the field of dreams

It was 2005, some years after the dotcom boom and a financial software house asked Colin to help with a project they just couldn’t seem to deliver. Colin sat down at the table with the development team and Henry, the Marketing Director. “Ok,” he said, “You’ve been working on this project for three years but haven’t released any software. Can anyone tell me what the problem is?” Henry spoke up first, “We’ve told them many times what we need but they keep building something totally different.” Mike, the development team lead, shook his head and said, “Yes, but you keep asking for things that can’t be built!” After some similar exchanges, the conversation looked like descending into total chaos so Colin held up his hand to get everybody’s attention. “Can you give me an example?” he asked. “You have to understand we are working in regulated environments,” said Henry, staring angrily at Mike, “this means it’s a massive advantage to us if we can supply a footprint-free application. Anything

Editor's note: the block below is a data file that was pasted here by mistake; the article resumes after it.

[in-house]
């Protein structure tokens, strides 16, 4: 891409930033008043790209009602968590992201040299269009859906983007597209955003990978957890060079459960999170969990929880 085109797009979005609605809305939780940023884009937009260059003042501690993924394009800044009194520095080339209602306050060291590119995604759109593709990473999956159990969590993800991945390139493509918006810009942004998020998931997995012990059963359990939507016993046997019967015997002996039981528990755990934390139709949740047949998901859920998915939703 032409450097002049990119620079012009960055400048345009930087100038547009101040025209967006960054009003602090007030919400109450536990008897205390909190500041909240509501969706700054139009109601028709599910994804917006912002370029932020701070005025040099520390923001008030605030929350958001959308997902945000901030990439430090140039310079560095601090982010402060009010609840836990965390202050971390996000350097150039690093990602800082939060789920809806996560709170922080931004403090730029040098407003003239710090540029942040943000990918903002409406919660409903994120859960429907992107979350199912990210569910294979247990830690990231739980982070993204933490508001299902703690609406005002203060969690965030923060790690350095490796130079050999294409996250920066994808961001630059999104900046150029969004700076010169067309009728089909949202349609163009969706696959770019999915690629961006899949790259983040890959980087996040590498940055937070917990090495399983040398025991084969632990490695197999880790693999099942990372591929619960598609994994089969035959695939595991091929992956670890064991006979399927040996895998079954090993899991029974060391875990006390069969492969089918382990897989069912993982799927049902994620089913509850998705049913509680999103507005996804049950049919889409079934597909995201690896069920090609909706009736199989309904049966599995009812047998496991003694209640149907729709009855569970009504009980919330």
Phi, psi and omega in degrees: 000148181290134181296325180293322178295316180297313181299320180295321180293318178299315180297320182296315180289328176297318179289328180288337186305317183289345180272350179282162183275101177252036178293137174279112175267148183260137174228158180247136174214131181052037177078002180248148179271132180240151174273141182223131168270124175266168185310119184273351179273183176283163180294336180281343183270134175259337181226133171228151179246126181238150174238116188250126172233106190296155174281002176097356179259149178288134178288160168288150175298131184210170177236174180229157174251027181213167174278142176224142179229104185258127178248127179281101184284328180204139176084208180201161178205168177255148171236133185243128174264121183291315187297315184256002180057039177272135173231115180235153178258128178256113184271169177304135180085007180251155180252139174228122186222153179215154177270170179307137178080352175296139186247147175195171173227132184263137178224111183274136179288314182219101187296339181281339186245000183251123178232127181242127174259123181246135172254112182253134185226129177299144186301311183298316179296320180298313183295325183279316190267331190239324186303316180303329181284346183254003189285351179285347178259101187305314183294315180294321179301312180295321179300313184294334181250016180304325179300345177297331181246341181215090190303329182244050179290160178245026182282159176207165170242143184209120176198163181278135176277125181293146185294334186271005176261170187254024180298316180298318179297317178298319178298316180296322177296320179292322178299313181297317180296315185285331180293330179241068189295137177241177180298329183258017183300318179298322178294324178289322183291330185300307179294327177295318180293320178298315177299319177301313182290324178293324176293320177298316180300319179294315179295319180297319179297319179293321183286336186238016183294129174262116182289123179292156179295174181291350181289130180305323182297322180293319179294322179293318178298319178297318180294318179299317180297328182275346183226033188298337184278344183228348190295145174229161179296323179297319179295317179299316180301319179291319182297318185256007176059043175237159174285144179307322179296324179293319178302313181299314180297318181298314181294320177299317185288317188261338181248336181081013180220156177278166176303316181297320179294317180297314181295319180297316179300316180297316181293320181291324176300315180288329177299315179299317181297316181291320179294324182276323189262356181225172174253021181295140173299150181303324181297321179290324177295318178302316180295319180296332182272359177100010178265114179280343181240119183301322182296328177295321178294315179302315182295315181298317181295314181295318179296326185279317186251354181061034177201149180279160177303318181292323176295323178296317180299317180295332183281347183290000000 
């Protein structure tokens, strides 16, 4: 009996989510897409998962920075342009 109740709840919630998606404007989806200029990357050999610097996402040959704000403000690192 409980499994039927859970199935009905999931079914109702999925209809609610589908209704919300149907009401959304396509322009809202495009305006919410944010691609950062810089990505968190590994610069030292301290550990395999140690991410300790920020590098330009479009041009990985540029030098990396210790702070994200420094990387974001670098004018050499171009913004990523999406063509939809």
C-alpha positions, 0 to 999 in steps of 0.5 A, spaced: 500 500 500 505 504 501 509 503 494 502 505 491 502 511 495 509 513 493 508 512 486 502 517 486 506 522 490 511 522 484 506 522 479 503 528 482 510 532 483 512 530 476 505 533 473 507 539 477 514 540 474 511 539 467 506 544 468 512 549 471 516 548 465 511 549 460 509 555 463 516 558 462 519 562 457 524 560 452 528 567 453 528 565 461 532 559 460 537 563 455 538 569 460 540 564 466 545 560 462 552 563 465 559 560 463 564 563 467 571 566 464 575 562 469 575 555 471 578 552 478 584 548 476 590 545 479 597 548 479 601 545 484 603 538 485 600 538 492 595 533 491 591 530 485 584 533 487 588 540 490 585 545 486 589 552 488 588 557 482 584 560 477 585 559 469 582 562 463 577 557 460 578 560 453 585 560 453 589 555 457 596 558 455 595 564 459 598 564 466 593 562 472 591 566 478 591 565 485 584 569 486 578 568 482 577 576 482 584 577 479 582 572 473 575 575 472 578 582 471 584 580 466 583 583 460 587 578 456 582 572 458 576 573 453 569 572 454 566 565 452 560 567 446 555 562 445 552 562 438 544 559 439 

the point

Willy, the CEO, was at his desk feeling very satisfied and confident as he read the monthly IT report. Everything was looking good, the report told him the development teams were really performing well and velocity was up yet again. Unfortunately, an email from Jackie, the CFO, disturbed his calm. “I can see the IT teams are busy,” read the email, “but busy doing what? Can we get our changes delivered? They will save us hours of work every month. Why haven’t they been delivered? – Jackie.” To see if he could resolve Jackie’s issues, Willy hosted a meeting between her and RJ, the CTO. “Right, what’s the issue, Jackie?” asked RJ, keen to get the meeting started. “RJ, every month I get reports telling me how many more points your teams have delivered.” Said Jackie, visibly frustrated. “In the latest one, you’re bragging about some of the teams delivering sixty points a sprint for the last three sprints. They may have delivered 180 points but I’ve seen none of my changes. Where’s my stuff?